My Trip to Atlanta | My Family Travels
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 The summer following my sophomore year of high school proved to be an unexpectedly pivotal moment in my life. In the last few months preceding the summer break I received a letter from the National Youth Leadership Forum on Medicine–it explained that I had been nominated by a teacher at my school to attend a prestigious medical camp. Located on a college campus in Atlanta, Georgia–this trip had promise written all over it.
 I have always been part of a close-knit family and time spent away from home was always uncomfortable. Although I was excited for this trip, my level of anxiety increased rapidly with each day leading to my departure. The day arrived sooner than I expected, and in a matter of hours we arrived in Atlanta. I found the registration area and quickly learned that over the next ten days I would be entirely self-sufficient. I was handed a schedule, a room key, and a large map that highlighted my building. This, more than anything so far, was a bigger shock than I was prepared to handle. The thought of taking care of myself was frightening. Eventually, my family and I located my room and unpacked my suitcases together. The time abruptly came when they had to leave. This was, perhaps the most difficult thing I had ever done. I was barely sixteen and had never been separated from my parents for such a time or distance in my life. After they had left and I returned to my empty room I realized that more than anything else I dreaded being left alone.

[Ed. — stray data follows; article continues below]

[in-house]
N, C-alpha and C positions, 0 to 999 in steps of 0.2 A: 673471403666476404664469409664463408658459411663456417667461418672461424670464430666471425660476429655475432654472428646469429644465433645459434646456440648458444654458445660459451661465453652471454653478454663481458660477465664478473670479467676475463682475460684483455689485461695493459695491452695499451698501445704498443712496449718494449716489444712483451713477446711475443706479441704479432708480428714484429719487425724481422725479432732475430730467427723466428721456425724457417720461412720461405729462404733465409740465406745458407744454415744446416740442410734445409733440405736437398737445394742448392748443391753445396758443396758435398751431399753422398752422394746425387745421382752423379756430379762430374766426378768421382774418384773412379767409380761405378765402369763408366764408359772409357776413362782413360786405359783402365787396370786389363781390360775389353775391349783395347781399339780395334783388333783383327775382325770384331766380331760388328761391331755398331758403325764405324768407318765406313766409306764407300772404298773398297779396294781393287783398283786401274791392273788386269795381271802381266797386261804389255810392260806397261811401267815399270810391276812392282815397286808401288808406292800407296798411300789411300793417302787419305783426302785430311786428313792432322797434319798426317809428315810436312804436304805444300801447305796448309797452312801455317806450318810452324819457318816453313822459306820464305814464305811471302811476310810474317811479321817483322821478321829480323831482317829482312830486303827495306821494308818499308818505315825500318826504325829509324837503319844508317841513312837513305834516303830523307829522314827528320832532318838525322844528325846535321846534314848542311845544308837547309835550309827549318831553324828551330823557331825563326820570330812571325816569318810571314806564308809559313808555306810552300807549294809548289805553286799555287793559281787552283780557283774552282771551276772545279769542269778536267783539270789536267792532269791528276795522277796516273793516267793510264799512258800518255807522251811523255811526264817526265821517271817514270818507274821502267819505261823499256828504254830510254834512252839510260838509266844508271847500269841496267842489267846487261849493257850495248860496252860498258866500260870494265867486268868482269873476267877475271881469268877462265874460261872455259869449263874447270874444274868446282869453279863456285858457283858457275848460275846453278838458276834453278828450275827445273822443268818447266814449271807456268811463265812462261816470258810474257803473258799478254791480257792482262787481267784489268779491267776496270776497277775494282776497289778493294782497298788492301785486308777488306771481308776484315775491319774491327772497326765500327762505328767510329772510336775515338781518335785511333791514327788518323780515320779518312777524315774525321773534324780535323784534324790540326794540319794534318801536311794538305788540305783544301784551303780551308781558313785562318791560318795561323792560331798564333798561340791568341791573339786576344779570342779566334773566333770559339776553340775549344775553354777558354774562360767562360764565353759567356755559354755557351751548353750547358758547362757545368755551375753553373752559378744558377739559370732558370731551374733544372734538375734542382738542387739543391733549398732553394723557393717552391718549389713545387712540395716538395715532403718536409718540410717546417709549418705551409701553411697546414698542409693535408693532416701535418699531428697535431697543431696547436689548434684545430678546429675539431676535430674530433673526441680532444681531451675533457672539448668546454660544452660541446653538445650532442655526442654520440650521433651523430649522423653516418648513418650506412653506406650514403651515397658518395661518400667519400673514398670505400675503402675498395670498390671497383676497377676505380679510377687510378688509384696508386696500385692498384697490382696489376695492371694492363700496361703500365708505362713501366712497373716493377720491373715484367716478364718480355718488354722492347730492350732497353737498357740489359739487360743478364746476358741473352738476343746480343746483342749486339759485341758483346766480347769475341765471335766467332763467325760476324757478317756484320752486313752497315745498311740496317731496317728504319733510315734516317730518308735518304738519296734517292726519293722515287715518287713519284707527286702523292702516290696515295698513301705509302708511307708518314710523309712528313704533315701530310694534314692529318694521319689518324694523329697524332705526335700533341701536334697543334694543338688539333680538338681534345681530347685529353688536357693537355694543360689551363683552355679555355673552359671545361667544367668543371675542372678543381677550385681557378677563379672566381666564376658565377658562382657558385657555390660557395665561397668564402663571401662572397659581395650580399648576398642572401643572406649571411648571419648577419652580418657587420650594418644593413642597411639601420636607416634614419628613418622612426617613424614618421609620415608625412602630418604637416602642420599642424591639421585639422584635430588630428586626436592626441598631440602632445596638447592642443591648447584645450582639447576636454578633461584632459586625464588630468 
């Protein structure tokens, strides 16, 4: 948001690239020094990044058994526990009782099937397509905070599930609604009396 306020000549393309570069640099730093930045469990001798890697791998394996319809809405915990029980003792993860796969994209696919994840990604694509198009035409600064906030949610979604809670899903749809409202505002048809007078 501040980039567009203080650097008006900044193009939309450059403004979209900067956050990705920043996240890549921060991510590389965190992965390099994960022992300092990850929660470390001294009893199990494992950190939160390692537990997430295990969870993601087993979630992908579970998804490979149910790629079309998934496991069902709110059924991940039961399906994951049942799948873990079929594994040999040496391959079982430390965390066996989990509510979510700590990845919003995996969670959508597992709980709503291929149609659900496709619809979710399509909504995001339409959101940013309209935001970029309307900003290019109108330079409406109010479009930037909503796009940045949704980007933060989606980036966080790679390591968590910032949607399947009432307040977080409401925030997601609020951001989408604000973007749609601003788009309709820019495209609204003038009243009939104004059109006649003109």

The initial loneliness was becoming almost too much to bear by the time of my first meeting. I walked a long distance to a building filled with people my own age, already sitting in pairs or small groups. I felt as though I was the only solitary person in the room and my despair began to worsen. After some time, though, I decided that my poor attitude would not help me feel better and it definitely would not win over any friends. I tried unsuccessfully to speak to a few people–receiving mostly one-worded responses and shrugs. It was not until that evening that I had an actual conversation with someone other than my spontaneously disappearing roommate. Speaking to this individual gave me just a bit more confidence, and maybe that showed because more people came over to talk. When I came back to my room that night, I felt a weight lift off of my shoulders. Perhaps this wouldn’t be as hard as I expected. My loneliness was relieved a little and I was able to sleep–a feat that I thought impossible on that first worrisome day.
 As the days passed and I became more familiar with the people and my surroundings, I felt surprisingly comfortable. I had progressively made a group of friends who I felt at ease around. The campus no longer imposed upon me like some enormous and confusing maze, but had such a normality about them that I felt almost at home. The most shocking transformation that I noted in myself, however, was my new sense of responsibility. For the duration of the camp, I was entirely responsible for myself. I had developed my own schedule of making myself ready for the day and arriving to all events on time, I kept track of my assignments and books, and made my own purchases. I realized at this point that I was capable of more than I had ever given myself credit for. I had developed greater social skills and most importantly–responsibility.

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